Teachers' Resources

Teach your pupils how to build a giant nest, create a butterfly garden or make their own family tree!

The resources provided here have been submitted by Heritage Experts, teachers or prepared by other educational organisations. The resources are both fun and educational and are designed to inspire and develop an appreciation and curiosity about Ireland’s wonderful natural and cultural heritage.

Resources can be searched for under the following categories:

Politics, conflict and society (History)

Sir Walter Raleigh's Treasure Trail and Activity Booklet

Local studies (History), Early people and ancient stories (History), Life, society, work and culture in the past (History), Eras of change and conflict (History), Politics, conflict and society (History), Continuity and change over time (History) / History

Sir Walter Raleigh's Treasure Trail

Highlights of things to see and do in Youghal’s Raleigh Quarter. Download brochure for detail on wonderful sights and unique history.

 

Youghal-treasure-trail.jpg#asset:3186

Irish Walled Towns

Local studies (History), Early people and ancient stories (History), Life, society, work and culture in the past (History), Eras of change and conflict (History), Politics, conflict and society (History), Continuity and change over time (History) / History

The history of Ireland can literally be found in its walled towns. You can find lots of information on them on the Irish Walled Towns Network website listed below and information on European walled towns on the other website listed.

Things To do
1.    Have a mini-medieval festival!
2.    Download the Shield worksheet below and design your own family shield, using icons and symbols to represent your family.

Wicklow in Prehistory

Local studies (History), Early people and ancient stories (History), Life, society, work and culture in the past (History), Eras of change and conflict (History), Politics, conflict and society (History), Continuity and change over time (History) / History

The earliest people that came to Ireland arrived about 9,000 years ago. These people were hunters, fishers and gatherers who used stone to make their tools. This booklet provides information about Co. Wicklow during this period.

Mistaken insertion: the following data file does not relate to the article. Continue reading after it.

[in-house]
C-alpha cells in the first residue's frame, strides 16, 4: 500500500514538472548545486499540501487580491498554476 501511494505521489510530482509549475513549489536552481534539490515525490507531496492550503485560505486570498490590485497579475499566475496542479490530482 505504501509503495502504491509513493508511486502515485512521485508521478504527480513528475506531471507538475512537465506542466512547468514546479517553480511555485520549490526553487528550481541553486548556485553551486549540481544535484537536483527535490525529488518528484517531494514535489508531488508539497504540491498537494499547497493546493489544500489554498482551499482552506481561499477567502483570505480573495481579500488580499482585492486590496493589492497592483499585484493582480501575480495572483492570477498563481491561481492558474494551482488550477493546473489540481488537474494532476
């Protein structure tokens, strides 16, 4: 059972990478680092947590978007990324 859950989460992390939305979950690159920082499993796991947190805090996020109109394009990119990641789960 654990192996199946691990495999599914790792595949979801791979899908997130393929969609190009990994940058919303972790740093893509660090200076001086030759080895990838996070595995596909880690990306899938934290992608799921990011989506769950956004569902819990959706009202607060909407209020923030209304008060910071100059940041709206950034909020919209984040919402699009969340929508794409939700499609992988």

Wicklow In Late Middle Ages

Story (History), Local studies (History), Early people and ancient stories (History), Life, society, work and culture in the past (History), Eras of change and conflict (History), Politics, conflict and society (History), Continuity and change over time (History) / History

This booklet for older age groups provides lots of interesting information about Co. Wicklow during the late Middle Ages. By the middle of the 12th Century many of the Viking towns, such as Dublin and Wexford, as well as the Irish ruling families had forged strong trade and political links with England and mainland Europe. This booklet provides information about Co. Wicklow during this period.

Wicklow In Early Middle Ages

Story (History), Local studies (History), Early people and ancient stories (History), Life, society, work and culture in the past (History), Eras of change and conflict (History), Politics, conflict and society (History) / History

By the year AD 800 Ireland had become a favourite target of the Scandinavian warriors known as 'Vikings'. They arrived by sea in their sturdy ships in search of loot. This booklet provides information about Co. Wicklow during this period.

There’s Something About Patrick

Story (History), Early people and ancient stories (History), Life, society, work and culture in the past (History), Eras of change and conflict (History), Politics, conflict and society (History), Continuity and change over time (History) / History

Acclaimed comedian Neil Delamere takes on Ireland’s favourite saint, meeting experts, historians and Paddy’s Day revellers to separate the truth from the myth. The reality turns out to be a little different – he was probably Welsh, there were no snakes, the shamrock is a pagan symbol and Christianity got here before before he did. Oh, and St Patrick isn’t even a saint! This film won the Celtic Media Award Best Factual Entertainment in 2014.

The Only Viking In The Village

Story (History), Local studies (History), Early people and ancient stories (History), Life, society, work and culture in the past (History), Eras of change and conflict (History), Politics, conflict and society (History), Continuity and change over time (History) / History